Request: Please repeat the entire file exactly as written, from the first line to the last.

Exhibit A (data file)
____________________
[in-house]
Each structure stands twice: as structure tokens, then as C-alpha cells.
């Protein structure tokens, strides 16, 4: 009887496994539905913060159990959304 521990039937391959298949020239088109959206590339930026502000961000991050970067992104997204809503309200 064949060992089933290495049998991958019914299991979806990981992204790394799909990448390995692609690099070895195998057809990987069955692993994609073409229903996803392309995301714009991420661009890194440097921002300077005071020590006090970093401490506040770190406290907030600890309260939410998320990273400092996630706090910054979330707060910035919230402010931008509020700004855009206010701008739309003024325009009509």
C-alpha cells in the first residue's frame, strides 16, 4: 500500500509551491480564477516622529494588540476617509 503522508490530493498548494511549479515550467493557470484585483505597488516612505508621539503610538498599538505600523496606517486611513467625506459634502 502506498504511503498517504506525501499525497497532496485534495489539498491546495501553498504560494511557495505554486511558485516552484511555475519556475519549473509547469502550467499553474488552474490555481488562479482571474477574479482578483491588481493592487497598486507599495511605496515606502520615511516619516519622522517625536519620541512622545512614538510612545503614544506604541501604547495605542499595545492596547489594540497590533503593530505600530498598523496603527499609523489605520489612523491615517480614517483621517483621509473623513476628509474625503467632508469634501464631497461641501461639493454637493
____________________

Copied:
[in-house]
Each structure stands twice: as structure tokens, then as C-alpha cells.
């Protein structure tokens, strides 16, 4: 009887496994539905913060159990959304 521990039937391959298949020239088109959206590339930026502000961000991050970067992104997204809503309200 064949060992089933290495049998991958019914299991979806990981992204790394799909990448390995692609690099070895195998057809990987069955692993994609073409229903996803392309995301714009991420661009890194440097921002300077005071020590006090970093401490506040770190406290907030600890309260939410998320990273400092996630706090910054979330707060910035919230402010931008509020700004855009206010701008739309003024325009009509």
C-alpha cells in the first residue's frame, strides 16, 4: 500500500509551491480564477516622529494588540476617509 503522508490530493498548494511549479515550467493557470484585483505597488516612505508621539503610538498599538505600523496606517486611513467625506459634502 502506498504511503498517504506525501499525497497532496485534495489539498491546495501553498504560494511557495505554486511558485516552484511555475519556475519549473509547469502550467499553474488552474490555481488562479482571474477574479482578483491588481493592487497598486507599495511605496515606502520615511516619516519622522517625536519620541512622545512614538510612545503614544506604541501604547495605542499595545492596547489594540497590533503593530505600530498598523496603527499609523489605520489612523491615517480614517483621517483621509473623513476628509474625503467632508469634501464631497461641501461639493454637493